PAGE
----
Christmas in Russia: Russian traditions, presents, money, and Santa

Wise
14.11.17
5 minute read

For many years under the Soviet Union, Russians couldn't celebrate Christmas openly as religion was discouraged or banned. Those who wished to do so had to carry out their traditions in secret and instead of Christmas being a big festival, New Year became the more important date. These days, Christmas is celebrated in Russia with religious and traditional customs - while New Year’s is still a big party - celebrated with friends and family, and washed down with shots of vodka. Because the primary church in Russia is Orthodox Christian and follows the old calendar for religious dates, Christmas is celebrated on the 7th of January, with the official holidays lasting right from New Year’s Eve through to around the 10th of January, depending on what day New Year falls on.

If you’re headed to Russia for the Christmas and New Year period, you’re going to have a great time. Here’s everything you need to know about Christmas in Russia.

How do Russian people celebrate Christmas?

In the Orthodox church, Advent lasts for 40 days and runs from the 28th of November through to the Christmas celebrations on the 7th of January. It’s fairly unusual to celebrate Christmas on the 25th of December, although not unheard of in Catholic or Protestant families.

Russian traditions

Religion under the Soviet Union was discouraged or banned, so for some years Russians didn’t celebrate Christmas at all other than in secret and in their own homes. As people were unhappy about losing their festival, the government incorporated many of the traditions associated with Christmas into New Year. So people would for years put up New Year trees and exchange gifts. These days both New Year and Christmas are celebrated, with New Year still being the biggest party.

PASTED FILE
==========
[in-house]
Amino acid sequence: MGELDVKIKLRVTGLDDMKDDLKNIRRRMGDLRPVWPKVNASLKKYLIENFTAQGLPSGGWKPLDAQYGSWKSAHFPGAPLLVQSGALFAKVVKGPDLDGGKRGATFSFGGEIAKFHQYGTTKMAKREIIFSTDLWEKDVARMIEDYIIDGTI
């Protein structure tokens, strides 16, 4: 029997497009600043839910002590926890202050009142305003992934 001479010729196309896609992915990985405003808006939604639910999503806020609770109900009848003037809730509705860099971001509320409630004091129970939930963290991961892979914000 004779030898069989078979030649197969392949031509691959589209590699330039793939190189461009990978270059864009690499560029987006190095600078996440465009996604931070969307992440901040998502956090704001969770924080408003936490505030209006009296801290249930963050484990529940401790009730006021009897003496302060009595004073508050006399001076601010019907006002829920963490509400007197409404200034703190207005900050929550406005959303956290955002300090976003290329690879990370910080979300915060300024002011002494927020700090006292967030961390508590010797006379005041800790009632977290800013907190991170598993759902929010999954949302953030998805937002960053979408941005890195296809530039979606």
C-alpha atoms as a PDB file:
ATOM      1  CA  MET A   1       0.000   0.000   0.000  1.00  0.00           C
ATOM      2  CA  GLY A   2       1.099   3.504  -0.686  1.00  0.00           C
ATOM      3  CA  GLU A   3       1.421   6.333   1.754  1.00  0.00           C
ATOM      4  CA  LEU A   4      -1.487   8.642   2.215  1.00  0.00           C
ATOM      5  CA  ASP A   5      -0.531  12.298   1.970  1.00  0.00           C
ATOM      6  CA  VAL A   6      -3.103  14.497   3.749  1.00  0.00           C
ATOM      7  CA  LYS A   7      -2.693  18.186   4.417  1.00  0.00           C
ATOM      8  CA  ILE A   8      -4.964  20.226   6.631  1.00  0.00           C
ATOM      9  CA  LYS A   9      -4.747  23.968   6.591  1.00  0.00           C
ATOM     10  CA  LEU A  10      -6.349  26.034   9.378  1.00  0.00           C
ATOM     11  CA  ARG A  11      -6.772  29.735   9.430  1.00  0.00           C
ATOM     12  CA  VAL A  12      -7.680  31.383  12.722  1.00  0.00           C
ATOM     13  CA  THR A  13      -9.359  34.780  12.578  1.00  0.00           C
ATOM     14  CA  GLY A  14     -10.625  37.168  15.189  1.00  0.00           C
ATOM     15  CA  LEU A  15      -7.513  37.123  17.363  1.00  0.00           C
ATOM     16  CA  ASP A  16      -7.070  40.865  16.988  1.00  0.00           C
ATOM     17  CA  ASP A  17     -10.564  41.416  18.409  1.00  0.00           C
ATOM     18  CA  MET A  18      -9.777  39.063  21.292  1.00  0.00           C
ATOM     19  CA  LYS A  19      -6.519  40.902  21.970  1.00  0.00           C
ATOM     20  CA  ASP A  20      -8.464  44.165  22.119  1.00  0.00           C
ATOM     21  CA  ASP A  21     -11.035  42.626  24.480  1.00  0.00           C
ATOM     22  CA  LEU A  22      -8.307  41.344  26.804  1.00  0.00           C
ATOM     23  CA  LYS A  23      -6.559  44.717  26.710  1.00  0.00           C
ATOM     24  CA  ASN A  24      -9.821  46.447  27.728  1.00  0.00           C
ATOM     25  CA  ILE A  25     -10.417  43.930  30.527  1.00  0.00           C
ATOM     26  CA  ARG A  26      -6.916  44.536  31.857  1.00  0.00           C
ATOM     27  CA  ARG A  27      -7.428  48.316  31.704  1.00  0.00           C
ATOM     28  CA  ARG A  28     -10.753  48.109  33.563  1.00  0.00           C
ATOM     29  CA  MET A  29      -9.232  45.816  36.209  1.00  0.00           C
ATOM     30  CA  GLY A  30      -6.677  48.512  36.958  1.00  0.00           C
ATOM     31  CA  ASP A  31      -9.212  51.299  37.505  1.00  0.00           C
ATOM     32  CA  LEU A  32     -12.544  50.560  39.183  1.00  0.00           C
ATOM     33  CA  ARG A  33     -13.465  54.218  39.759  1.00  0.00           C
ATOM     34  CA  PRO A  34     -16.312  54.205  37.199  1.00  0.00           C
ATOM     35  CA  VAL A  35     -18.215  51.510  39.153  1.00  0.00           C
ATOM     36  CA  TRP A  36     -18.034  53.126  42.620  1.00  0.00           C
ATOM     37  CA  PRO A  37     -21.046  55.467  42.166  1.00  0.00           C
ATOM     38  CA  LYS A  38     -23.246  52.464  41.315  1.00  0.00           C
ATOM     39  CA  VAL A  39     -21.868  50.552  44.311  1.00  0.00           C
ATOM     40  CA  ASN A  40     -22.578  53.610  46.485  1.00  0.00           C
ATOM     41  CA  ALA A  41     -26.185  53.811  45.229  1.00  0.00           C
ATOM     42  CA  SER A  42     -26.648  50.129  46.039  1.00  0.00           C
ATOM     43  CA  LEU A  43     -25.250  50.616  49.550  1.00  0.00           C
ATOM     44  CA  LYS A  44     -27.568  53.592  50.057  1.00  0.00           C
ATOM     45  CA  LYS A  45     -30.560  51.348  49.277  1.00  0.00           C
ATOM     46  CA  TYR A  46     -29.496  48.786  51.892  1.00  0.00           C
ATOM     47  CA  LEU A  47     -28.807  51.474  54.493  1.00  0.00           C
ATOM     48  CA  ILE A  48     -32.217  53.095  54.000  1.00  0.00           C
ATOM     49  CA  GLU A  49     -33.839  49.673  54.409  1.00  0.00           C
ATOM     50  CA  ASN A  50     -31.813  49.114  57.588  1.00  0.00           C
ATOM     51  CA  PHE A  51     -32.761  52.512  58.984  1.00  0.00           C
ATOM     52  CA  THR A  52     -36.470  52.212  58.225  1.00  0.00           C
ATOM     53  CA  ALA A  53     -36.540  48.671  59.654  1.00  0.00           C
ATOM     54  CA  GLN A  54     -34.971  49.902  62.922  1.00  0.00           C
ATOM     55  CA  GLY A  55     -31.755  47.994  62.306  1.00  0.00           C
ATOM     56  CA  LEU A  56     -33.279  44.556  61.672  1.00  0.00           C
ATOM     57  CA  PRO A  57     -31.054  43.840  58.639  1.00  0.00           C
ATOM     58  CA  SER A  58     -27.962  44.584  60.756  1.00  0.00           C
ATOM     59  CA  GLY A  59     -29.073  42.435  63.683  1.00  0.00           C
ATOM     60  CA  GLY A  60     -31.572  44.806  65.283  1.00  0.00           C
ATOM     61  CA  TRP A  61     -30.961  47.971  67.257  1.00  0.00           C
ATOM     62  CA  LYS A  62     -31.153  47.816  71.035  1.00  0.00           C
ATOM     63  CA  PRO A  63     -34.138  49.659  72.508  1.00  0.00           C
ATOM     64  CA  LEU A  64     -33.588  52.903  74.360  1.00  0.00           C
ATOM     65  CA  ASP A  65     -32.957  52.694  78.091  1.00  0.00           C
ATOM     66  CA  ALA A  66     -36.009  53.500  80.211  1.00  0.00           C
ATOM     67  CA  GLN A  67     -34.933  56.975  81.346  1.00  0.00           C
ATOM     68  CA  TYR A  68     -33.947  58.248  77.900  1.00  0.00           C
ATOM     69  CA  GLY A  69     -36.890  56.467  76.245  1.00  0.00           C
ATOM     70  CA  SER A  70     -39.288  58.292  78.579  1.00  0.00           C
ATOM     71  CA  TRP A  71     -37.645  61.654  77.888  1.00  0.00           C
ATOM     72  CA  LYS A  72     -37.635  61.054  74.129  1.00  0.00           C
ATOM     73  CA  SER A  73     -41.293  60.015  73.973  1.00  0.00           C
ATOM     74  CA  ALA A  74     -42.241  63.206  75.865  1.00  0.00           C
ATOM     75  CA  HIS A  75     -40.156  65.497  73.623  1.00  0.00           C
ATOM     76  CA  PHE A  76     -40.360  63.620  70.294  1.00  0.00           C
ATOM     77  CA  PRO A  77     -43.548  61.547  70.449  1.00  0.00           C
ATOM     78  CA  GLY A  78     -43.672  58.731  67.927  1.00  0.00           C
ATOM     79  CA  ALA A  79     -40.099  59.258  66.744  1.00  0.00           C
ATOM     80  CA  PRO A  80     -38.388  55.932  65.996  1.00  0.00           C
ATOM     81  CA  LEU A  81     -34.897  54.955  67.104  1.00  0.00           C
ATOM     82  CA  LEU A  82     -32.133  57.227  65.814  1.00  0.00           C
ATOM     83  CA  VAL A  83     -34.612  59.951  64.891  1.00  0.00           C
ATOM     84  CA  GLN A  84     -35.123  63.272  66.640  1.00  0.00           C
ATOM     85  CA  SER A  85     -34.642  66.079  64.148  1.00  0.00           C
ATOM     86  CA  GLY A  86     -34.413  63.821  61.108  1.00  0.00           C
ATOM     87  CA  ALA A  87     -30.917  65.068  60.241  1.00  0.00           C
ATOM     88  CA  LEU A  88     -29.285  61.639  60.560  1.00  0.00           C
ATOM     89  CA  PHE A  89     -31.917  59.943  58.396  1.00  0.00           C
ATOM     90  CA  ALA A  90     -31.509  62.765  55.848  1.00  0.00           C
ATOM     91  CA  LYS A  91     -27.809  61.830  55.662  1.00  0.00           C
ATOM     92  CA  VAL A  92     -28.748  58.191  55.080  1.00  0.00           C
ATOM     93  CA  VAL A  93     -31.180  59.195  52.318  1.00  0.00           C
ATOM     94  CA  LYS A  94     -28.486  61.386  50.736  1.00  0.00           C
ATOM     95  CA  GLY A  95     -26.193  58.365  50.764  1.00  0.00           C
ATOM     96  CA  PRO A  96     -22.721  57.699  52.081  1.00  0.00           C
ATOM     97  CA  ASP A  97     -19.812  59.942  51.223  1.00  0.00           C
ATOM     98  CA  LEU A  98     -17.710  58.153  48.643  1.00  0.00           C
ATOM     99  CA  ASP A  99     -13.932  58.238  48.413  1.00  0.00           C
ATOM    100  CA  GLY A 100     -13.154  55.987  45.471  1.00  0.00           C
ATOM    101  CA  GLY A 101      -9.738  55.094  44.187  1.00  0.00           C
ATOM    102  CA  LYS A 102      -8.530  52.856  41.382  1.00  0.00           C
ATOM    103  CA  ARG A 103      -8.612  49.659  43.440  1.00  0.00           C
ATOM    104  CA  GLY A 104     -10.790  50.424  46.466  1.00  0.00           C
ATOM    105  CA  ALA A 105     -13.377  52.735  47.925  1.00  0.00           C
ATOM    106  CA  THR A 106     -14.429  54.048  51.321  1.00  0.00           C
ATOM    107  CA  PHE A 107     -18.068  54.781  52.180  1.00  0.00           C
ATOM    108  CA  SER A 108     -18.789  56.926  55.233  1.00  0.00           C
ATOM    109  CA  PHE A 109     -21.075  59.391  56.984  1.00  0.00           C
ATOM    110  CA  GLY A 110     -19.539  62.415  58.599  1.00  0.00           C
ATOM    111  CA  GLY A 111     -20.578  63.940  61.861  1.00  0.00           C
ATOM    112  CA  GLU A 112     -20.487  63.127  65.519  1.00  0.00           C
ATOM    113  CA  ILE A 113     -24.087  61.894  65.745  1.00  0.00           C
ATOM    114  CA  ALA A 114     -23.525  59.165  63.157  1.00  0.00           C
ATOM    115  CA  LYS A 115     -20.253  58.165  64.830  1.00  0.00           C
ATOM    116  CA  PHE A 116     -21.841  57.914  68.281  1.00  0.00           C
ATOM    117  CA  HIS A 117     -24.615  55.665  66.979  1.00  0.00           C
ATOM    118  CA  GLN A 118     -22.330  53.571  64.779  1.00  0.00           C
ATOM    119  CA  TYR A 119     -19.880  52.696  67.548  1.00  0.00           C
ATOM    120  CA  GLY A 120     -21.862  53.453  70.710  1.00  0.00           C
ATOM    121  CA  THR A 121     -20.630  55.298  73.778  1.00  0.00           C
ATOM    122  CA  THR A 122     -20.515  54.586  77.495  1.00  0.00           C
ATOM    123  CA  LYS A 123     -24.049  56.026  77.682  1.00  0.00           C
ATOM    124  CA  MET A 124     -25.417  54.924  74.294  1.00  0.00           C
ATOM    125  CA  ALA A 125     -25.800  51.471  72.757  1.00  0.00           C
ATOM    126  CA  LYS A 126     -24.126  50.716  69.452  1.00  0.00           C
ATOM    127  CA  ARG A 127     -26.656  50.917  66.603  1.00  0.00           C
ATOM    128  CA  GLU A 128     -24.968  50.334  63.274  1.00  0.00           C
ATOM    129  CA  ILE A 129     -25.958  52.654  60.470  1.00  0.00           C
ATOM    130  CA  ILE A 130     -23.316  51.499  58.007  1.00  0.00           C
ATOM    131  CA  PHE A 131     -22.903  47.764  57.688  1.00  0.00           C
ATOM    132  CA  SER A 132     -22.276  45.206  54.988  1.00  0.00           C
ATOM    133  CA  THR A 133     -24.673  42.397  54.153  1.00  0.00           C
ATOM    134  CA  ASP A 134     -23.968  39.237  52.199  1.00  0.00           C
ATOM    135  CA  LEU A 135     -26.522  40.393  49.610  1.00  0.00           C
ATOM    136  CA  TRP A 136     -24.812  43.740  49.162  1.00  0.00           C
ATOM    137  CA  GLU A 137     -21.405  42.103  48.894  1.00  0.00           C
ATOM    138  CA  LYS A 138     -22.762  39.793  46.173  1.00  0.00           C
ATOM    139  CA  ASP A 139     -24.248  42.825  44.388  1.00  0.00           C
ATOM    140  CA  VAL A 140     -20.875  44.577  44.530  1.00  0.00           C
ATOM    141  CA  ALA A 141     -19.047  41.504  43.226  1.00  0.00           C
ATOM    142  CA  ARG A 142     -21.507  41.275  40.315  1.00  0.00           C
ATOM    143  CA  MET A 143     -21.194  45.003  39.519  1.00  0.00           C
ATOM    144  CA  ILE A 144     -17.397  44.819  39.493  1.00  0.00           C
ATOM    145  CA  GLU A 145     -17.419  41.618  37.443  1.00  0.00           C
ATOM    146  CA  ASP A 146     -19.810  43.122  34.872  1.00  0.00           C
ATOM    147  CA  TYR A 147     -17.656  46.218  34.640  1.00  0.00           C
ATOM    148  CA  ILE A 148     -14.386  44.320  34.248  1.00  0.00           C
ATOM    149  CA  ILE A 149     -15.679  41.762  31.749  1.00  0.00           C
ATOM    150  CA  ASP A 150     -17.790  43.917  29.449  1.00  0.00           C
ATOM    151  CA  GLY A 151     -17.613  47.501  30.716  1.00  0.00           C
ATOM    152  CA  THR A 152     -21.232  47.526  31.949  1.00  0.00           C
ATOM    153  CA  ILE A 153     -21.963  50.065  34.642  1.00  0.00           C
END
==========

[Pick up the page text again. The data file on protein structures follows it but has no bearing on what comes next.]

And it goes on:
There have even been a couple of challenges made in court to try to stop Christmas being a public holiday, as it's unconstitutional in Russia for state and religion to be linked. However, these bids failed, and Christmas remains a day off for most. Much of the tradition associated with Christmas still reflects the fact that it’s an important day in the church calendar, so activities tend to be more based around family and religious observances.

Over the course of Christmas Eve and Christmas Day, families would traditionally attend various church services. These days of course, not everyone is so religious and many families prefer to choose other elements of the old traditions to celebrate Christmas. In most cases Christmas is a quiet family day, while New Year remains the big party, with lots of eating and drinking, and fireworks.

New Year’s Eve is usually a day of preparation, with lots of people not leaving the house until midnight. If they’re celebrating at home, Russians might watch the annual address from the President, which is aired just before the clock hits midnight. Then once the New Year arrives, the party really gets going. Russian cities are lit up with amazing firework displays. Many people will also have their own private fireworks, meaning that there will be a pretty good show wherever you are. The most iconic display takes place in the Red Square in Moscow and the fireworks light up many of the famous buildings in the city centre. Because Russia is spread out over no fewer than 11 time zones, there are several different Russian New Years - and no shortage of reason to celebrate all night long.

Russian Christmas food

Christmas Eve is an important day for religious families that are getting ready for the arrival of Jesus. Traditionally people would either avoid eating altogether, or limit their food until the end of the church day at sunset. After sunset, people would eat a dish called Sochivo, which is made from grains such as wheat, rice, or lentils, sweetened with honey and mixed with seeds and nuts. Sochivo is so synonymous with Christmas Eve, that one of the words in Russian used for the Christmas Eve feast is derived from it.

With or without Sochivo, there’s a lot of eating on Christmas Eve, with some Orthodox Christians choosing to keep all their food vegetarian. This meal is known as a Holy Supper in some Slavic countries and there's a lot of symbolism associated. There’s usually a selection of 12 dishes, which represents the 12 disciples. Beetroot soup is a common dish, along with a vegetarian stew, cold dishes such as potato salad or pickles. The table will be laid with a white cloth to resemble the baby Jesus’ swaddling clothes and hay may be put on the floor under the table to remember that Jesus was born in a stable.